In Ted Butler's Archive

A Nice Set Up

(This essay was written by silver analyst Theodore Butler, an independent consultant. Investment Rarities does not necessarily endorse these views, which may or may not prove to be correct.)

A number of different factors have converged, creating what could be a lift-off point for the price of silver (and gold). This confluence of readily verifiable factors shows the silver market to be in a low risk and high reward situation. The factors involve both the paper and physical silver markets. The only question, as always, is if the manipulators, led by JPMorgan and protected by the CFTC, can thwart the set up once prices rally.

The structure in the paper markets, as defined by the CFTC’s latest Commitment of Traders (COT) and Bank Participation Reports, as well as the year-end OTC Derivatives Report by The Office of the Comptroller of the Currency, are extremely bullish on any objective historical basis. This means that the commercials, as a whole, have a greatly reduced total net short silver position after the recent engineered sharp sell-off. Normally, when the commercials have forcibly liquidated as many leveraged longs as possible, prices stop declining and begin to rally. This is the rhythm of the market.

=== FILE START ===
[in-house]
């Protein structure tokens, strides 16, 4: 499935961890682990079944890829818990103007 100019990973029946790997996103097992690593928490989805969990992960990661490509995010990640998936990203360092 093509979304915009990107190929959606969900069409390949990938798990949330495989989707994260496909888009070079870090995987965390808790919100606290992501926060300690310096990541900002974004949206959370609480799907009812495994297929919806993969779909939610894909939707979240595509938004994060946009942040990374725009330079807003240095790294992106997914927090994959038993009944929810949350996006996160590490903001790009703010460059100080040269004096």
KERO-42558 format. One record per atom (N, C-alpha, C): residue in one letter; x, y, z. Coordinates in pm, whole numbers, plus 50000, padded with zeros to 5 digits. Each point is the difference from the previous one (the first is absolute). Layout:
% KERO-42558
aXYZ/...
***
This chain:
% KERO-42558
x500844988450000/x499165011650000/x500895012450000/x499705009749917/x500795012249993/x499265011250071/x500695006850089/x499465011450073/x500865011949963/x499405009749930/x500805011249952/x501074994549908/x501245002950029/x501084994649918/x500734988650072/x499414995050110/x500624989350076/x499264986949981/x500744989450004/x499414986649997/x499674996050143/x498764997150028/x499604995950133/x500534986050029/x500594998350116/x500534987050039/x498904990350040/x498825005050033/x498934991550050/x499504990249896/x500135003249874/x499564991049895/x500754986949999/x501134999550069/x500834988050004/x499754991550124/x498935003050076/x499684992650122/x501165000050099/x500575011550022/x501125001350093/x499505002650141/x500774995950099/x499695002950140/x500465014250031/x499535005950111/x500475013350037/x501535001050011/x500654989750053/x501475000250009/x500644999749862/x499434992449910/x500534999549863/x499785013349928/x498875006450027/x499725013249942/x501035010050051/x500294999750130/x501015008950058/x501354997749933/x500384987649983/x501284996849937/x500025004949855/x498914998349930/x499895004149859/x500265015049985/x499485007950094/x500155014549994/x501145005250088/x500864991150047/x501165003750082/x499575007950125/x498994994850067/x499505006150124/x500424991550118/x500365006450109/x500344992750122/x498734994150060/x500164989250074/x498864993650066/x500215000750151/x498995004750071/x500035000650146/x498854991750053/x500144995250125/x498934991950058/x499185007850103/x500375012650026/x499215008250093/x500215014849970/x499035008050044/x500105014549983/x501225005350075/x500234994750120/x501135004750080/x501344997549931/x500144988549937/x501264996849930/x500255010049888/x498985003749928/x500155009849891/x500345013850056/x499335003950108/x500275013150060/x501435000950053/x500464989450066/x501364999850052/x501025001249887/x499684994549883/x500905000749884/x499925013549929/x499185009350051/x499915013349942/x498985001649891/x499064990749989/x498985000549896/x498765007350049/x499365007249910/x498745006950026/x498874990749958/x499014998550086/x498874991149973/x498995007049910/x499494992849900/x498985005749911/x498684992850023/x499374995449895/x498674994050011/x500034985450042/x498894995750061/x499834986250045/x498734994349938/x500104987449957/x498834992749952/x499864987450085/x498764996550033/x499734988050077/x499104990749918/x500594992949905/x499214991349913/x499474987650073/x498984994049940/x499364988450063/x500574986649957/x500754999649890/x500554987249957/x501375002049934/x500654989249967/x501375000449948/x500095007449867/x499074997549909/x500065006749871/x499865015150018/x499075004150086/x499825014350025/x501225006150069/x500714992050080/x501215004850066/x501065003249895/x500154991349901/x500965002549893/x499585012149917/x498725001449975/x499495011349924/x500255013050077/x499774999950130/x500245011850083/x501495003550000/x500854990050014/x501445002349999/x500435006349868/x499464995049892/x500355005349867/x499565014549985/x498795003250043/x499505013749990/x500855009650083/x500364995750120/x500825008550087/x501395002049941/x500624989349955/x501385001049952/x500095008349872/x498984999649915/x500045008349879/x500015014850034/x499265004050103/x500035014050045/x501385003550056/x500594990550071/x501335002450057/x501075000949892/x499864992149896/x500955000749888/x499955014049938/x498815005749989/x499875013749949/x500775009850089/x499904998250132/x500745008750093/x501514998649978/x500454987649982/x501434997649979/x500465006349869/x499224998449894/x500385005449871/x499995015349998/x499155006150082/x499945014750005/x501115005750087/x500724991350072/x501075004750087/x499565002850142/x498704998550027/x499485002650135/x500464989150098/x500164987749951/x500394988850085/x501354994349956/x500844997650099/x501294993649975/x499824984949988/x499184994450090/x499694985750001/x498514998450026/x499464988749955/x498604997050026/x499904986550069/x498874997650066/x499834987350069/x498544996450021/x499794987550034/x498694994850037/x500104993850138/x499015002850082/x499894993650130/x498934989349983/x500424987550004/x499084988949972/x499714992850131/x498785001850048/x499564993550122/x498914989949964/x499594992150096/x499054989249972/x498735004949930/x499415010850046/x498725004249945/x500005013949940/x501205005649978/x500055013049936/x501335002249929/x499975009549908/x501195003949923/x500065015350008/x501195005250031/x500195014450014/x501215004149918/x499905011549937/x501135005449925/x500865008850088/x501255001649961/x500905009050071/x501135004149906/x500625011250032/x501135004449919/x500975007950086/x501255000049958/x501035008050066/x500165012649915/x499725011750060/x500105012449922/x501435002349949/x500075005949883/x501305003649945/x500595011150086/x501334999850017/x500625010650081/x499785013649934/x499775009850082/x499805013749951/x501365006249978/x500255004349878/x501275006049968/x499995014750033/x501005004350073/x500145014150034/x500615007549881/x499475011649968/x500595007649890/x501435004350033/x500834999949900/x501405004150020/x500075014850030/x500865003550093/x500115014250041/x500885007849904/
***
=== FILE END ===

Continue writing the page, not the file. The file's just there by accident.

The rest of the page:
The latest COT and Bank Participation Reports, for positions as of April 7, show the smallest total commercial net short positions in gold and silver since Feb 17-24, when gold was $1000 and silver $14.50. Since those highs, on the $150 gold price decline and a $2.50 silver drop, the commercials have reduced overall gold shorts by over 40,000 gold contracts and 9,000 silver contracts, or the equivalent of 4 million gold ounces and 45 million silver ounces. This is subjective, but those reductions, particularly in silver, look complete. Not at all subjective is the observation that the only reason for the price declines over the past six weeks was to effect the liquidation of the maximum number of leveraged longs on the COMEX. This is the rhythm of the manipulation.